Thanks to our diligent internet news sleuth, JB Slear, the following story is brought your way.
Tie this story about the fall in US home prices together with what is happening in the commodity sector and the long bond to see where this is headed.
Home prices are falling for one reason – lack of demand coupled with a growing supply due to the wave of foreclosure properties which are adding additional supply to the market.
The market interpreted today’s data release as evidence that the Fed’s $600 billion + QE policy would not be ending anytime soon. That brought another surge of fund related buying into the commodity sector with the result that the CCI (Continuous Commodity Index) has now kissed its former all time high made back in the summer of 2008 long goodbye. It shot above 622 and appears to be accelerating, even at the end of the year when we would normally expect to see profit taking in the sector by longs who have profited immensely in 2010.
I find it astonishing that fresh money is being committed to the sector as the calendar year winds down. This is highly unusual as this time of year is historically known as the time for book squaring. What it is telling us is that fund managers have no intention at this point of abandoning a strategy that has paid handsome dividends to them and will undoubtedly be looking to up their ante at the beginning of the New Year. Look for fresh highs early next year in the sector based on what is occurring in some of the various commodities. Sugar, after putting in a 30+ year high, has shot to yet another fresh high in today’s session. Soybeans registered a 26 month high. Ditto for corn. Copper is now trading at $4.30 a pound! Crude oil continues to hold above $90.
The bond market, after being fiddled with by the monetary authorities in the hopes of hoodwinking the public into believing that inflation pressures are subdued, promptly fell apart plunging a full point as participants are watching with great alarm the surge in the CCI.
This combination, soaring commodity prices which are certain to erode consumer disposable income, and plunging bond prices which are a prelude to higher long term interest rates, are certain to make it even more difficult for would-be home buyers to enter a real estate market already being plagued by a lack of demand. Throw in a good dose of higher gasoline prices at the pump and it becomes all too obvious what we can look forward to in the coming year. I guess we have all been naughty over the past year because it appears that Santa Ben and his band of elves at the Fed have brought us all a gigantic lump of coal.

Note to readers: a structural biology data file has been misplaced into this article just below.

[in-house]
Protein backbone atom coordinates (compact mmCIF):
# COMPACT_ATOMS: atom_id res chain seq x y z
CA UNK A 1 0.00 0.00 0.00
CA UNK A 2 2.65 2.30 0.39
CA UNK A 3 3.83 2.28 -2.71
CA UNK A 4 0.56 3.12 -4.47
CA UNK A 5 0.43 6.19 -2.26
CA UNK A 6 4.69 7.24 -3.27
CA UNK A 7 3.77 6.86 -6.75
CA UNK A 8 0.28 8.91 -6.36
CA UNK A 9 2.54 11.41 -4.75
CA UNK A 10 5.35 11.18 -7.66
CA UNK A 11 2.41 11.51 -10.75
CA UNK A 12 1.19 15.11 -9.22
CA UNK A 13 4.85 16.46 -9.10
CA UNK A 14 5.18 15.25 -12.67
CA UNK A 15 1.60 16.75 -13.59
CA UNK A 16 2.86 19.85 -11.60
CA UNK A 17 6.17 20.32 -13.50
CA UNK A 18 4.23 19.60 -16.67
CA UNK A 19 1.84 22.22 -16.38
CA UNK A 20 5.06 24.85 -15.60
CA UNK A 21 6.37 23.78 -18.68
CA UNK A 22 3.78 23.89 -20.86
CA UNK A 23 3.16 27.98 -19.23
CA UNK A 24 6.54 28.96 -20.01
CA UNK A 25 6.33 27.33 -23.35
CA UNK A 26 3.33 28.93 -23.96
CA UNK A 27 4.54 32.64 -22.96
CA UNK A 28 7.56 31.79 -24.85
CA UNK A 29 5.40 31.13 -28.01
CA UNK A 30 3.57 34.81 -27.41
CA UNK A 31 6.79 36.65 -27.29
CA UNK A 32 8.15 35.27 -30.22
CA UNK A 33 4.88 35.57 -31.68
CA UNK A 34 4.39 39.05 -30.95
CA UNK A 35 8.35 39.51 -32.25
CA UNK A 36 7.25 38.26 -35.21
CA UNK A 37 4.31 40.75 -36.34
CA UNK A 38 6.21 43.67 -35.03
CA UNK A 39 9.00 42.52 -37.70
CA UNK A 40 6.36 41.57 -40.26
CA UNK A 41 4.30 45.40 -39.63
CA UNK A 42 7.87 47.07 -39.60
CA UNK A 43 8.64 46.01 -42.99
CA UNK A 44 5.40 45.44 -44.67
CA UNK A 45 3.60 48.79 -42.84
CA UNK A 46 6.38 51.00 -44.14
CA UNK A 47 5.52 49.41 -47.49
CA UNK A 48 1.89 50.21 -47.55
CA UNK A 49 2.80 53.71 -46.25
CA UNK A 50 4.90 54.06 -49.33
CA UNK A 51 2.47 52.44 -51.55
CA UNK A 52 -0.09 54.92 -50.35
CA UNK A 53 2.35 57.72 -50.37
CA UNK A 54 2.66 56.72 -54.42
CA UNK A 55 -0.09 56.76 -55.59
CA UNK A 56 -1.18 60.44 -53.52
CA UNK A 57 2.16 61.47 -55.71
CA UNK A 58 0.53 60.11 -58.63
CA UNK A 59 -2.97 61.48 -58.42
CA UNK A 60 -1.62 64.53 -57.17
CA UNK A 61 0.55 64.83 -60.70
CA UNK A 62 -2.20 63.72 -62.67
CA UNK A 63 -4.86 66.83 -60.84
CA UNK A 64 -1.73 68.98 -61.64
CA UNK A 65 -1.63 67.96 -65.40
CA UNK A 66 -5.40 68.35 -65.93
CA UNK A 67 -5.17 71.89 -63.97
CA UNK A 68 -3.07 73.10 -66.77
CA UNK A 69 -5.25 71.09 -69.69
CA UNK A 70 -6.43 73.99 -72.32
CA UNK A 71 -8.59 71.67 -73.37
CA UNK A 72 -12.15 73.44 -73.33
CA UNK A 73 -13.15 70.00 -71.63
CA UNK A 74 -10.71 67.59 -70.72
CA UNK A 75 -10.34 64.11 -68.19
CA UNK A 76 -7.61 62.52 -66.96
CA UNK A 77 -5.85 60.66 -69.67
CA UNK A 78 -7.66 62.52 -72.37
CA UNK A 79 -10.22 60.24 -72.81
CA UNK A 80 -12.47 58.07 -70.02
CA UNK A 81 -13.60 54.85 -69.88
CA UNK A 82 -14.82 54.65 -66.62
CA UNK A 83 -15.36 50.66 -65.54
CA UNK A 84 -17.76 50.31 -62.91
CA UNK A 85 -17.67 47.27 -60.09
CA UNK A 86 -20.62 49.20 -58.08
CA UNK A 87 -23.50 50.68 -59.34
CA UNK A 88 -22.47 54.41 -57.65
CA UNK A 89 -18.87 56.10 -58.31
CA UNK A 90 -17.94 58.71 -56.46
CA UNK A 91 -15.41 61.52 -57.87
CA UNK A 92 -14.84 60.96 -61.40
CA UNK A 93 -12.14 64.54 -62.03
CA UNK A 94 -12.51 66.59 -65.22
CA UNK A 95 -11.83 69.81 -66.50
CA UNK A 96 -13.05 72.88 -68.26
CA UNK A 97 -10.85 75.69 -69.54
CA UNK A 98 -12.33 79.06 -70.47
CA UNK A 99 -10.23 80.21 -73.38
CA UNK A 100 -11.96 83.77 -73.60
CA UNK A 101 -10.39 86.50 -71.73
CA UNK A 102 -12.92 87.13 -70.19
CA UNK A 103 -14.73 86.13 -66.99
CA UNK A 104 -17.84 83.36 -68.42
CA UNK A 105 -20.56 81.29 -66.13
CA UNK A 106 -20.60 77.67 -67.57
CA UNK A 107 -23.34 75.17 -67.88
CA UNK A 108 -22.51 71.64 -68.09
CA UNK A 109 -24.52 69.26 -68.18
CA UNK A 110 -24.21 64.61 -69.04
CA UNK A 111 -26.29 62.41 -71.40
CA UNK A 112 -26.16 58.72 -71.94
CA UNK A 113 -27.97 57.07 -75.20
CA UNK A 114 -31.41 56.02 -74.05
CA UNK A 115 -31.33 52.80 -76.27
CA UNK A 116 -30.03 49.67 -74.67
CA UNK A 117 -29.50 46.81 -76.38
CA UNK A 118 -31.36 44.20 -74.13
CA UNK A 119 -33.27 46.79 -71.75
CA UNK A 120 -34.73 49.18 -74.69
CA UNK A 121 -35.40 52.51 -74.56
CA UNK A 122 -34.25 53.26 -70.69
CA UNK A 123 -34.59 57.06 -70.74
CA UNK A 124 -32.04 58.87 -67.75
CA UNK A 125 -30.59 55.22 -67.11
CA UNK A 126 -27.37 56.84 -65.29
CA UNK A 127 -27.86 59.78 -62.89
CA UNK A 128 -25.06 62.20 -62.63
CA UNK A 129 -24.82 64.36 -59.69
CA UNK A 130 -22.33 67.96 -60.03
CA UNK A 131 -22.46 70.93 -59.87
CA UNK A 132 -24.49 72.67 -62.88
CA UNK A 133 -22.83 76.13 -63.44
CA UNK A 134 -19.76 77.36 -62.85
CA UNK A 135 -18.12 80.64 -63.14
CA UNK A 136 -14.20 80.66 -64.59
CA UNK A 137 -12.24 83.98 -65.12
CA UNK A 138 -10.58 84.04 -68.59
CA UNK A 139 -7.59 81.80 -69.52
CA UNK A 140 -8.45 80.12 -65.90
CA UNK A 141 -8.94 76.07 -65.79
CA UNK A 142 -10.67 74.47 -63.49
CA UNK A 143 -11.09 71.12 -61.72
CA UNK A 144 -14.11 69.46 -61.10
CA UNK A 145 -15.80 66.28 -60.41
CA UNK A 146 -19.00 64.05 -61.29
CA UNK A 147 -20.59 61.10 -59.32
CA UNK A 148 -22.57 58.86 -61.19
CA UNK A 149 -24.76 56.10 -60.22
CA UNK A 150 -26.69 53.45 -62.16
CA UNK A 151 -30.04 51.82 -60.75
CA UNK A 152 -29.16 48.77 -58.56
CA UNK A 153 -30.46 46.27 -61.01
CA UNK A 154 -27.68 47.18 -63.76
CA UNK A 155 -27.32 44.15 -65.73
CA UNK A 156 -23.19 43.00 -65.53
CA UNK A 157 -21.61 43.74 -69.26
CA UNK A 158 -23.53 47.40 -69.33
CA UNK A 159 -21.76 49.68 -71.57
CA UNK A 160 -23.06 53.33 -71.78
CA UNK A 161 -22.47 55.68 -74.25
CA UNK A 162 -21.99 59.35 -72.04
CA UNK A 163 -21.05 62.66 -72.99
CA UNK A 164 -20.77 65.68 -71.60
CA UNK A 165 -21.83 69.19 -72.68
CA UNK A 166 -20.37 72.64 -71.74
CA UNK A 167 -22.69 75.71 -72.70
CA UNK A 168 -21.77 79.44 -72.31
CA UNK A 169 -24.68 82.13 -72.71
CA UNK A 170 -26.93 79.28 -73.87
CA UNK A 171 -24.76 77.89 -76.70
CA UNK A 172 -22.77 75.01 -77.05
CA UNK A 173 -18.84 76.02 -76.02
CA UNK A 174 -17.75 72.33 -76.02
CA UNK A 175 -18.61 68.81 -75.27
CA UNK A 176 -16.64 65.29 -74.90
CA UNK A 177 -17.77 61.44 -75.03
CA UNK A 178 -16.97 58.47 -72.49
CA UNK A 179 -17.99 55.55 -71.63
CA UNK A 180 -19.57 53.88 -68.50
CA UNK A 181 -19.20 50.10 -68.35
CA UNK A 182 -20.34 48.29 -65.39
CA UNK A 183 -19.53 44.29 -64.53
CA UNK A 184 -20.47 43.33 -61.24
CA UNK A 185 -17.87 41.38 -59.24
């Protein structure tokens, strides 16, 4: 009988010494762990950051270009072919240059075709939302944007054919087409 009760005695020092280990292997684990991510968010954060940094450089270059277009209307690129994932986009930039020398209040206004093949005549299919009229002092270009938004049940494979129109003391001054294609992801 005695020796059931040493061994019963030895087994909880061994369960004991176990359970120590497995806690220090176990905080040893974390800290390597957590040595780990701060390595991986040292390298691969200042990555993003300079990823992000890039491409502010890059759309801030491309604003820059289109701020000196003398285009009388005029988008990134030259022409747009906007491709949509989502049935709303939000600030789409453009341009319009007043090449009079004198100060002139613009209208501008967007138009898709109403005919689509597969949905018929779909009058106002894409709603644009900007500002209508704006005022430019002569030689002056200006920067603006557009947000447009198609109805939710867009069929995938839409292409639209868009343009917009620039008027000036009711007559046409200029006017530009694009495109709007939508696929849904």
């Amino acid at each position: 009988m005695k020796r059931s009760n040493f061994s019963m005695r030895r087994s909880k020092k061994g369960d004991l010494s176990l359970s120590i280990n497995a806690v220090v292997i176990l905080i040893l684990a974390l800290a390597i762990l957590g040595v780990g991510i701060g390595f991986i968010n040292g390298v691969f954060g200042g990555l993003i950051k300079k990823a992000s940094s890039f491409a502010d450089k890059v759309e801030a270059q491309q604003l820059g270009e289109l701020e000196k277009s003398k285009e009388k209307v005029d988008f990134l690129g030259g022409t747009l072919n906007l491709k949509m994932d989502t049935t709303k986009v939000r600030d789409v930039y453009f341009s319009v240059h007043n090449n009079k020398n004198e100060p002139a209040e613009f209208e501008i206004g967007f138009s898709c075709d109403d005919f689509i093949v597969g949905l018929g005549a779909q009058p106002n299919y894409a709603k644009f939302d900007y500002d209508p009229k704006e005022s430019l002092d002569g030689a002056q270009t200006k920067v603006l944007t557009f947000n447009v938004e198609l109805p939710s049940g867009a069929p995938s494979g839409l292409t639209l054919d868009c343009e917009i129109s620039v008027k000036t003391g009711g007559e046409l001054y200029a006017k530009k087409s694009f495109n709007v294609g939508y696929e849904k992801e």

Dollar Weakens for 4th Day as U.S. Home Prices Declined More Than Forecast
By Catarina Saraiva and Paul Dobson – Dec 28, 2010 7:30 AM MT
The dollar weakened for a fourth consecutive day against the euro as U.S. home prices declined more than forecast, bolstering the case for the Federal Reserve to maintain its program of debt purchases.
The dollar fell versus most of its 16 most-traded peers as the S&P/Case-Shiller Index of property values showed its first year-over-year drop since January. The franc rallied to a record against the U.S. currency amid optimism Switzerland’s growth will encourage its central bank to raise rates. The Canadian dollar strengthened to parity with its U.S. counterpart for the first time since Nov. 11.
“Housing is still obviously a concern,” said Brian Kim, a currency strategist at UBS AG in Stamford, Connecticut. “We’re still seeing a slight push up in risk.”
The dollar dropped 0.4 percent to $1.3213 per euro at 9:08 a.m. in New York, after earlier touching $1.3275, the weakest level since Dec. 17. The U.S. currency declined as much as 1.2 percent to 81.82 yen, its lowest level since Nov. 12.
The euro pared its gains against the dollar after the European Central Bank said it failed to fully neutralize the extra liquidity created by its bond purchases for a second time since the program began in May.